Mesoscopic DNA models give a fairly accurate description of the thermal denaturation of DNA, i.e. the separation of the two strands by heating, and they predict the existence of localized fluctuations which are reminiscent of the ``breathing'' of the double helix observed by biologists.
Thus it is tempting to try to use these models to predict the biological activity of DNA. It has been speculated that the formation of bubbles of several base-pairs, due to thermal fluctuations, are indicators of biologically active sites. Comparison between molecular dynamics simulations of the PBD DNA model and experiments suggest that it could be the case, but this observation is however difficult because large bubbles appear only seldom so that the statistical significance of the results can be questioned. We introduce a new method, that is orders-of-magnitude faster than molecular dynamics to analyze these bubbles and show that presently the PDB model is not yet able to detect biologically active sites .
This does not imply that DNA fluctuations are not signs of the biological meaning of some sections of the genetic code, but could mean that the model is not yet able to properly relate the local opening and the base-pair sequence. In order to improve it, a comparison with experiments measuring the local fluctuations of DNA as a function of its sequence is necessary. We discuss such experiments and introduce some improvements of the model to bring it closer to the goal of predicting biological activity of DNA from physical studies of a highly simplified model.
 Titus S. van Erp, Santiago Cuesta-Lopez, Johannes-Geert Hagmann, Michel Peyrard, Can one predict DNA Transcription Start Sites by studying bubbles?, Phys. Rev. Lett. 95, 218104 (2005).
Analysis of biological sequences using Markov Chainsand Hidden Markov Models.
A mathematical model of the genetic code: structure and applications.
Replication-associated strand asymmetries in mammalian genomes: in silico detection of replication origins.
During the course of evolution, mutations do not affect equally both strands of genomic DNA. This mainly results from asymmetric DNA mutation and repair processes associated with replication and transcription. In prokaryotes, prevalence of G over C and T over A is frequently observed in the leading replicating strand. The sign of the resulting TA and GC skews changes abruptly when crossing replication origin and termination sites, producing characteristic step-like transitions. In mammals, transcription-coupled skews have been detected but no bias had been associated with replication. In a first part we present the analysis of intergenic and transcribed regions flanking experimentally identified human replication origins, demonstrating the existence of compositional strand asymmetries associated with replication. Wavelet-based multi-scale analysis of human genome skew profiles reveals numerous transitions allowing us to identify a set of one thousand putative replication initiation zones. Around these putative origins, the skew profiles display a remarkable pattern also observed in other mammalian genomes. Based on these results we propose a model of the mammalian replicon where termination sites are randomly distributed between adjacent origins. In a second part, we examine the organisation of the human genes around the replication origins. We show that replication origins, gene orientation and gene expression are not randomly distributed but on the opposite are at the heart of a strong organisation of human chromosomes that will be discussed in the perspective of chromatin structure and dynamics.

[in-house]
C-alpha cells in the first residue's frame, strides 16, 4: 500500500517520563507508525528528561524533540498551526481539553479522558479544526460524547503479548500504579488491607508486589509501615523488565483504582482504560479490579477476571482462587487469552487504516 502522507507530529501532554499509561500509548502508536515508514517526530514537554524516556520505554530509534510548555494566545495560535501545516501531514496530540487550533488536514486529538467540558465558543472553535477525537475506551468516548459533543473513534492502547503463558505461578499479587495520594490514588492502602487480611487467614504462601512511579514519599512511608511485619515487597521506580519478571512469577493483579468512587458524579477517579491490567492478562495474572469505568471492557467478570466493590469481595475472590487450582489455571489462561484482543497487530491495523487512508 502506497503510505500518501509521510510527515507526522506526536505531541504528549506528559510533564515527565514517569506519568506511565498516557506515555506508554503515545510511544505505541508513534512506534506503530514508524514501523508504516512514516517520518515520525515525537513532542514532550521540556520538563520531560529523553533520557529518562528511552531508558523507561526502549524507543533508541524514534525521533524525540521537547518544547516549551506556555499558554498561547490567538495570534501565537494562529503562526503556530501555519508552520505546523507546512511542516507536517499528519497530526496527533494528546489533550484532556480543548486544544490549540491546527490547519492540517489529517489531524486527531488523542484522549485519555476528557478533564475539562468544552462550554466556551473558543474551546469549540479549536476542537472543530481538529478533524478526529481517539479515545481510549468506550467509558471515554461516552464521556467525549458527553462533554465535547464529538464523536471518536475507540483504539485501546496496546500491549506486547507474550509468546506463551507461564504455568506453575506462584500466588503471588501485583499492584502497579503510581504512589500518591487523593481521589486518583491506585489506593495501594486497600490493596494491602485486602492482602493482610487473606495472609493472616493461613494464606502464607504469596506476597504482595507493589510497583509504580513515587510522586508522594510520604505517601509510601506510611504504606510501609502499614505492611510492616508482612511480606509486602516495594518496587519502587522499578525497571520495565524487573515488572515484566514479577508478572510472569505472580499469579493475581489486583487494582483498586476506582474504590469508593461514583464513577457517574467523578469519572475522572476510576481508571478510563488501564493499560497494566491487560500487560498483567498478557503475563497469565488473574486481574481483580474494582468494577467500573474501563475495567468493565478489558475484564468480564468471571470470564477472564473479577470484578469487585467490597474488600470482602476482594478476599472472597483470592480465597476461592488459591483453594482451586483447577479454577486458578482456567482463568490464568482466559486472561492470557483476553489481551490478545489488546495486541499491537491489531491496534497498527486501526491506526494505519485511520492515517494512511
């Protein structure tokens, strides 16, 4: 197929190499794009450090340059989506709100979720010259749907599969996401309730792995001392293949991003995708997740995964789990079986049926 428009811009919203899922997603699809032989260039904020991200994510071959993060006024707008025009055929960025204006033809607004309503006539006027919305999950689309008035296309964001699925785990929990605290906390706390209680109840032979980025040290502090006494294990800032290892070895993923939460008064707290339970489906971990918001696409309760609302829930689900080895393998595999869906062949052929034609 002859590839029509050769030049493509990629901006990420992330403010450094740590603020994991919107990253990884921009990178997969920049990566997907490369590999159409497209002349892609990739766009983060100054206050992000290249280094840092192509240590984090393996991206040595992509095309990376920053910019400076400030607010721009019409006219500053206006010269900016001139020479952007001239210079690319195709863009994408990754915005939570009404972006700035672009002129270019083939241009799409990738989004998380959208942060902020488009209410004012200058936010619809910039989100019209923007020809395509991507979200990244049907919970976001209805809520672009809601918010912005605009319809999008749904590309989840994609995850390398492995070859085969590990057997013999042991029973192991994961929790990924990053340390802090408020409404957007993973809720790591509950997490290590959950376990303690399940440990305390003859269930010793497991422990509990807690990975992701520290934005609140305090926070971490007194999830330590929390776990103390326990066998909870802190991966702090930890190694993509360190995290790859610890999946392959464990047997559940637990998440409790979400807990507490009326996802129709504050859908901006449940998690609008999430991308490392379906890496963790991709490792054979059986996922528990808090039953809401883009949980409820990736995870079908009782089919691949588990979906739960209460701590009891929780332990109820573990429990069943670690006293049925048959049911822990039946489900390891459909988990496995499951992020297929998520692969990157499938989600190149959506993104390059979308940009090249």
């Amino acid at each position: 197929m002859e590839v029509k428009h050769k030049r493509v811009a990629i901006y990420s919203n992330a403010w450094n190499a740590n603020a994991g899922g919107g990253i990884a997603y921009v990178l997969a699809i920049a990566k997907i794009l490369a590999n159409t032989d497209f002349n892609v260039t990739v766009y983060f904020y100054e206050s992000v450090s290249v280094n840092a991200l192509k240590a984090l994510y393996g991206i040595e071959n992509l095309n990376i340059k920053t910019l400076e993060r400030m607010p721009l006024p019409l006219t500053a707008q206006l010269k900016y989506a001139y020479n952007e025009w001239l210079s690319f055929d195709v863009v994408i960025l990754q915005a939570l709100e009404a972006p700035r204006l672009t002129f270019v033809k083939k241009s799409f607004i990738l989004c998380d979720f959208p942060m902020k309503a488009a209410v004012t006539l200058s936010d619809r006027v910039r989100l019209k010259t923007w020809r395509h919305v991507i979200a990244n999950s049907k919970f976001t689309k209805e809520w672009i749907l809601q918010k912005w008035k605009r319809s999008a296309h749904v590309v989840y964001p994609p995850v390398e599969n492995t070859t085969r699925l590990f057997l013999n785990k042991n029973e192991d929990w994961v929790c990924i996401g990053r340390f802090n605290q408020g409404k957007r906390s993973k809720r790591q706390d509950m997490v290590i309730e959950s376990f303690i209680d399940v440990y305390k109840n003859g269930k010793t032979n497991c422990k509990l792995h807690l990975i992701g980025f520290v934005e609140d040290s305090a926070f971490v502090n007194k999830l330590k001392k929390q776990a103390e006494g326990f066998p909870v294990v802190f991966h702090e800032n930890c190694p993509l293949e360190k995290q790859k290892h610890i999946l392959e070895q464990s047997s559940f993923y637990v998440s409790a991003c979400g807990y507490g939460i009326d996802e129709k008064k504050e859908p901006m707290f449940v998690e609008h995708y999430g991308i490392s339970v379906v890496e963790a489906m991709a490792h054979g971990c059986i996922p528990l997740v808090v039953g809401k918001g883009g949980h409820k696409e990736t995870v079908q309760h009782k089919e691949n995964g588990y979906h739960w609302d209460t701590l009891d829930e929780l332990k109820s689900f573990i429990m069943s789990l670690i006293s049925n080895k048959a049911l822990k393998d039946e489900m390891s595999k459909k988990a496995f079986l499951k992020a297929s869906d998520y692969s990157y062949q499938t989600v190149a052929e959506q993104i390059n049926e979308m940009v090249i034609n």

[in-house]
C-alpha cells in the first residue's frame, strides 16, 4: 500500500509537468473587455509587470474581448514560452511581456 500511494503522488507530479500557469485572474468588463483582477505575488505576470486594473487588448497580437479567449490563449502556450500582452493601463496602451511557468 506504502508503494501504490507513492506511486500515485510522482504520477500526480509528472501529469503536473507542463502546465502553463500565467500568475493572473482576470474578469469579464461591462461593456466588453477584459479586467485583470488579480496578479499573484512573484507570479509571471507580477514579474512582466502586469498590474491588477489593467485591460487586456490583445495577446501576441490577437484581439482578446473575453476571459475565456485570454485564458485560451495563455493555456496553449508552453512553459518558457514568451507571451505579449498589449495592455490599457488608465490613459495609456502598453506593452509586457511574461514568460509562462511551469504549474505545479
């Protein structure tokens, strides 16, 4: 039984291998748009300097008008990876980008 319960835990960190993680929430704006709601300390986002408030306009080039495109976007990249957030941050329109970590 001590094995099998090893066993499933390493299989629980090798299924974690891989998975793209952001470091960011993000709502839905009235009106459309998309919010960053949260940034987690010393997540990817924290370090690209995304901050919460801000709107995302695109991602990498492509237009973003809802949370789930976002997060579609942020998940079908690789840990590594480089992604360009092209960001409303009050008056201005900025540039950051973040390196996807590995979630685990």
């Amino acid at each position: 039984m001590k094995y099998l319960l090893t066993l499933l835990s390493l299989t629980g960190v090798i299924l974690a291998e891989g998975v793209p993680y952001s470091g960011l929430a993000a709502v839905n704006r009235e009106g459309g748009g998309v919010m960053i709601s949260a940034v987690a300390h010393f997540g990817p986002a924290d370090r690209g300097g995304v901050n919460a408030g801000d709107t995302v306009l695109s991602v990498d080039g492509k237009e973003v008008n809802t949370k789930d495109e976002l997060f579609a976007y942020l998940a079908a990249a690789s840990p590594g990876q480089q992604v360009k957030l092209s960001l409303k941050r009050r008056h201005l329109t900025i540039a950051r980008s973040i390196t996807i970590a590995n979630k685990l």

The packaging structure of the viral genome and its role in virus assembly.
Codons, genes and networks: multiple scales in genome sequence organization.
The talk will consist of three parts in which I am going to overview three recent results on the large-scale analysis of the genomic sequence structure. Every part will highlight one specific property of genomic sequence at a certain scale. The first part will describe the notion of the codon bias vector field and its application to the automatic calculation of Codon Adaptation Index in different organisms. In the second part I will overview our results on the analysis of the universal 7-cluster genome structure of bacterial genomes. In the last part I will tell about our recent result on the estimation of the minimal quantity of non-coding RNA which is needed to support accelerated gene regulation networks in higher eukaryotes.
Molecular mechanic studies of the sequence-dependent bending deformability in DNA and RNA.
Many biological functions of DNA and RNA are mediated by interactions with proteins and other biomolecules which can induce local as well as global deformations (e.g. bending) in the nucleic acid. During this part of a PhD project related to the structural and energetic characterization of axis bending in nucleic acids, we have developed an original algorithm to restrain the curvature of a fragment of DNA or RNA based on a ?screw axis description? of the double helix. Potential energy calculated with JUMNA for successive windows of increased bending amplitude has been correlated with conventional description of curvature in nucleic acids used in the analyzer CURVES. Energy minimization studies using Parm98 force field6 combined with generalized Born (GB) model have been performed on the pair of Hagerman sequences and on two papillomavirus E2 protein binding sites, which are typical examples of similar sequences presenting asymmetric behavior in their specific curvature, and to various A-tract containing oligonucleotides. Results indicate good qualitative agreement with available experimental data and offer atomic level explanations for the bending deformability of nucleic acids (in ref. to 8,9,10,11). The substantial decrease in computation time when using this approach in Jumna provides a useful tool for current systematic studies of sequence-specific nucleic acids bending. For instance a 3d map of potential energy curves as the bending plan is turned around the helical axis through 360° can be generated in one day. A molecular dynamics implementation is in progress.